Strong growth forecast for Gulf states
Manama, April 28, 2010
The Gulf Cooperation Council (GCC) countries are expected to see a strong economic growth through the remainder of this year and in 2011, according to a new study.
Blake, Cassels & Graydon LLP (Blakes), a Canadian-based international business law firm, released the study in Bahrain today (April 28) on the occasion of the launch of its Bahrain office.
The study, undertaken for Blakes by Mergermarket, is based on interviews with more than 75 corporate executives from the GCC to gain their perspectives on the outlook for investment and trends in the region over the near term, executives said.
“Blakes has opened offices in Bahrain and Saudi Arabia, in association with Dr Saud Al-Ammari Law Firm, so we are interested in getting the views of corporate executives in the region,” said Brock Gibson, the firm’s chair.
“Thirty-one per cent of the surveyed executives expect growth in the GCC to come through continuing improvement in international economic conditions, while 23 per cent expect it to come as a result of stabilisation of oil prices. At the same time, while the petroleum industry will remain a pillar of the GCC economies, the region is clearly moving toward less dependence on this still very vital industry. In fact, diversification is a recurring theme in the study.”
Eighteen per cent of respondents believe the growth of non-oil industries will be the most important factor fueling economic growth, with 26 per cent identifying telecommunications and 30 per cent identifying either natural resources or transportation-based infrastructure as the sectors that will develop most quickly. These sectors are also said to offer the greatest opportunities for both domestic and foreign investors, the study said.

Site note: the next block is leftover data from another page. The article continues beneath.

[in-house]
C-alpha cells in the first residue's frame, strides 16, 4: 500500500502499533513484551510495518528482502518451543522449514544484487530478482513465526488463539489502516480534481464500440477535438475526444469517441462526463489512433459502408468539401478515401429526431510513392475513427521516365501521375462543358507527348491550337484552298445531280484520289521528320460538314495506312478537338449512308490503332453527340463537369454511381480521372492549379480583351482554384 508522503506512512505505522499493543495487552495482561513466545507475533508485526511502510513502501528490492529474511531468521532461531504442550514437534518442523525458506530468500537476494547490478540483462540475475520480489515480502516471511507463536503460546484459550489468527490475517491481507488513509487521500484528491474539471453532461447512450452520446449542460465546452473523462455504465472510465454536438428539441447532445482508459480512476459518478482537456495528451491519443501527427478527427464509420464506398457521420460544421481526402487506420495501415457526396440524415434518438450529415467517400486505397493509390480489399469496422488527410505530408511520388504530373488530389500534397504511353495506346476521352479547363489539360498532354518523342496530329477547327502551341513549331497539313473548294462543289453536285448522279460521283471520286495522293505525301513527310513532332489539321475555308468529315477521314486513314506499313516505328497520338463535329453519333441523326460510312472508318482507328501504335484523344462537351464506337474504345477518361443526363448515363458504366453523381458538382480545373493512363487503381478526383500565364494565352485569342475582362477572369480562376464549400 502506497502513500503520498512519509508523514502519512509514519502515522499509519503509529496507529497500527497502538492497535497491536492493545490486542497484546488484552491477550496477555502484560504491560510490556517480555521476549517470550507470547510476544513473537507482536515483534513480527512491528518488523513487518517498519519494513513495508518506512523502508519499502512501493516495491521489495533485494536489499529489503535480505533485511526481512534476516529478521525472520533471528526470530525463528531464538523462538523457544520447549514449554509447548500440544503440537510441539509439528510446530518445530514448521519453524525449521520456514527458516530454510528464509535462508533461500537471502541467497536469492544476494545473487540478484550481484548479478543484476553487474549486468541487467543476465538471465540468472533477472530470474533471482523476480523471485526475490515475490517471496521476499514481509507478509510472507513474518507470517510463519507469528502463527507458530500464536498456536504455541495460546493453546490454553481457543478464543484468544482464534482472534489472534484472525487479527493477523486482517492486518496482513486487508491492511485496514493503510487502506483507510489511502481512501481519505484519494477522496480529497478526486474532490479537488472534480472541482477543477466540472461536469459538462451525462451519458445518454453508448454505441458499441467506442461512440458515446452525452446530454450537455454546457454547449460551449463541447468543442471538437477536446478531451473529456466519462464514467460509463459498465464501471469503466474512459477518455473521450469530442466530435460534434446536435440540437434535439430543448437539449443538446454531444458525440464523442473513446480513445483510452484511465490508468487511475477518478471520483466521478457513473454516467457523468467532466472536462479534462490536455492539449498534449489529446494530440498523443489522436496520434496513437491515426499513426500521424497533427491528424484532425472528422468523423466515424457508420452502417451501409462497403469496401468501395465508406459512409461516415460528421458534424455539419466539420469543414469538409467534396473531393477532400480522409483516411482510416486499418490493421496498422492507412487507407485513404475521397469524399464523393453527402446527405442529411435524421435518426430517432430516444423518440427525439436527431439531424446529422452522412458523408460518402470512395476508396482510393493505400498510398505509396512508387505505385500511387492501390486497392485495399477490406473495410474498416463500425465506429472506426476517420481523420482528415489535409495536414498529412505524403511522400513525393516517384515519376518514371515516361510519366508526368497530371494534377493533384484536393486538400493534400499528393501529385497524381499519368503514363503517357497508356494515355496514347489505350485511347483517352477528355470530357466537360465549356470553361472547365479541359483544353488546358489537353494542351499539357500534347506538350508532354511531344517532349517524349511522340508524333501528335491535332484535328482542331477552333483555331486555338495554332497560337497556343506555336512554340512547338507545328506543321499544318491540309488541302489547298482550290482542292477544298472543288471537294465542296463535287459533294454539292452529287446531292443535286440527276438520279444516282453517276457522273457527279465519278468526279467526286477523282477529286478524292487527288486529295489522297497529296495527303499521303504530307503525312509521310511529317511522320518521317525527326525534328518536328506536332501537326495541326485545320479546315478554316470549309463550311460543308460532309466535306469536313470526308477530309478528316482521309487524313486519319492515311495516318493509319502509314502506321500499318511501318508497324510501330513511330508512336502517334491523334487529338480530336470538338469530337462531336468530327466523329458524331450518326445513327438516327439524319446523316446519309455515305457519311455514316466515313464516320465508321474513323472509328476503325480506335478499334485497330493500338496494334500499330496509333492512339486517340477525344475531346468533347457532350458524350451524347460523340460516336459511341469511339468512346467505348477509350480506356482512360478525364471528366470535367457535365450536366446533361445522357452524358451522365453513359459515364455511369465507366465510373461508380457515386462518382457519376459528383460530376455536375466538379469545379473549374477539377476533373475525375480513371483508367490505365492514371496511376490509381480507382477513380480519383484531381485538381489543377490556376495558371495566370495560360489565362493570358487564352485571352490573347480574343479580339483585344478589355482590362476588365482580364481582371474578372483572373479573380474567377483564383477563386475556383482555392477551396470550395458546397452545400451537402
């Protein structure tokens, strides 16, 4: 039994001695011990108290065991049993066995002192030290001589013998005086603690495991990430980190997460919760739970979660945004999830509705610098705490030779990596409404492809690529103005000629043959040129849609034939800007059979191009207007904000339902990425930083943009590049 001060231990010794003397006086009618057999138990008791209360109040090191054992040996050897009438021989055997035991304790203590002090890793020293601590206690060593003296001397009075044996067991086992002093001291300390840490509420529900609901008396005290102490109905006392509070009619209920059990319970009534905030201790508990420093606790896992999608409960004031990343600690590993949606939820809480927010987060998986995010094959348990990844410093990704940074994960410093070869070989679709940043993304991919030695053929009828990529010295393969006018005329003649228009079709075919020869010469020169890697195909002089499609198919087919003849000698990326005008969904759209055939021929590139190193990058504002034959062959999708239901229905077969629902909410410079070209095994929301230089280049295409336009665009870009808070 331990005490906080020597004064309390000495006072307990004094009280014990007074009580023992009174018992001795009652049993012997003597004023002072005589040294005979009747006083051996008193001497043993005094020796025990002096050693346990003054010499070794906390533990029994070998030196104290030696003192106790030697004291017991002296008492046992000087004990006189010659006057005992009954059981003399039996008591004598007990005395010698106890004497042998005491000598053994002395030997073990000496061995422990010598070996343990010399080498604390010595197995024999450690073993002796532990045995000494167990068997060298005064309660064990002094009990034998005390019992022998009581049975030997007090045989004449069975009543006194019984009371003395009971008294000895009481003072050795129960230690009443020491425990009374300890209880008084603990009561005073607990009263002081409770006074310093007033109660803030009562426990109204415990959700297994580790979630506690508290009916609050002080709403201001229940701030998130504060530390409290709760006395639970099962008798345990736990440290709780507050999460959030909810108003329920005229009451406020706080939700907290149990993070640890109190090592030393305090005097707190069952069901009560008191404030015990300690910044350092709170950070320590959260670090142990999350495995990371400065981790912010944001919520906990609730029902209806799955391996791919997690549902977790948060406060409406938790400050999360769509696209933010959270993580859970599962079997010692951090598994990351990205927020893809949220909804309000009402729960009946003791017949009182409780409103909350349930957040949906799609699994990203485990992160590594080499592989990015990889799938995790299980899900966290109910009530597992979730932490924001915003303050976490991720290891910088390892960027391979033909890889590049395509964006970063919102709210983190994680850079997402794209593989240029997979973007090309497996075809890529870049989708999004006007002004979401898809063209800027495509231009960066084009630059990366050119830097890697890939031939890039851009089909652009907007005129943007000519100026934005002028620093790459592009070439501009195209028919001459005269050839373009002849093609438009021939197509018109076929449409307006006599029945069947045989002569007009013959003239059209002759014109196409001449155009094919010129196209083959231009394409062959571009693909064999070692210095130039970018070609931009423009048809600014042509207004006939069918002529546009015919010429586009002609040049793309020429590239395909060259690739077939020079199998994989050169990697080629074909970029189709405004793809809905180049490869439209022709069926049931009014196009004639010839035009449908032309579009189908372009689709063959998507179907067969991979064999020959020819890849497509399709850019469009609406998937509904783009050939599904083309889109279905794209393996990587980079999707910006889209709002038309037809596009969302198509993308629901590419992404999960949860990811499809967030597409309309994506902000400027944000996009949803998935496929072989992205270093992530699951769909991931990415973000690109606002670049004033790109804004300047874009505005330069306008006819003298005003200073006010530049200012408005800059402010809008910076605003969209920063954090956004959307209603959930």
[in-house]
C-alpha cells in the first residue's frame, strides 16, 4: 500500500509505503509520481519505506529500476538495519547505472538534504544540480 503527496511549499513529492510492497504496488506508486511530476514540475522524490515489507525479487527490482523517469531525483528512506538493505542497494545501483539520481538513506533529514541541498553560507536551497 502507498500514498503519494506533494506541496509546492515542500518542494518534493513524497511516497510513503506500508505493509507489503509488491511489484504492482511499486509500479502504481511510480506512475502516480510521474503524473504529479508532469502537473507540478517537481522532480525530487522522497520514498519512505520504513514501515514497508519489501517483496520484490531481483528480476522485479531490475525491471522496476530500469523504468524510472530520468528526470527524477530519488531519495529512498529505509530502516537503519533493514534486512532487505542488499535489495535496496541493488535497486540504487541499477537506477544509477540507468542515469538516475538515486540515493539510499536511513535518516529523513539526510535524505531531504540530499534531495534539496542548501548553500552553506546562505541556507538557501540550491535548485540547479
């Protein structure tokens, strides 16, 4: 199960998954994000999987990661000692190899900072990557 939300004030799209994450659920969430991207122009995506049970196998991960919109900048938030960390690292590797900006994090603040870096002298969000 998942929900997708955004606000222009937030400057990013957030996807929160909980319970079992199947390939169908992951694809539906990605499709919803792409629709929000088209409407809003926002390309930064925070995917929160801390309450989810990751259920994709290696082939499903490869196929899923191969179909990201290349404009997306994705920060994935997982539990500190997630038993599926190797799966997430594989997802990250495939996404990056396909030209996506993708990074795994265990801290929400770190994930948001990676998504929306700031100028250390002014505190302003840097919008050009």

“Saudi Arabia and Qatar are consistently identified as the region’s most active players for both foreign-investment activity and intra-regional activity, followed by the UAE, which will continue to be an important centre of economic activity,” said Dr Saud Al-Ammari, Blakes managing partner, Saudi Arabia and Gulf Region.
“Forty-six per cent of the respondents expect joint ventures (JVs) to be the most common deal structure over the next year. However, a majority identified local ownership rights and legal/enforceability risks as important factors to foreign investors. With offices on the ground, this is certainly an area where Blakes can help.”
China and India are identified not only as key markets for GCC-based investors, but also as the countries that will lead foreign-investment activity in the region over the next 12 months, exceeding both the United States and Western Europe.
M&A and private-equity transactions will continue to be affected by the global economic climate and the availability of liquidity, with the clear majority of the study respondents – about 70 per cent – expecting consolidation in the region to increase while 31 per cent expecting it to remain constant over the course of the year.
The study also highlighted that most private-equity firms will be focused on restructurings and identifying new opportunities, while M&A will be largely dependent on attractive valuations of assets, with opportunities for distressed assets sales.
“There is definitely optimism about the prospects for this year. Moreover, significant growth and increased liquidity is expected in 2011,” said Dan Fournier, Blakes chair for the Gulf region.
“Most corporate executives believe that growth in the Islamic finance sector will continue, but there will be considerable demand for general conventional debt as well,” he said.- TradeArabia News Service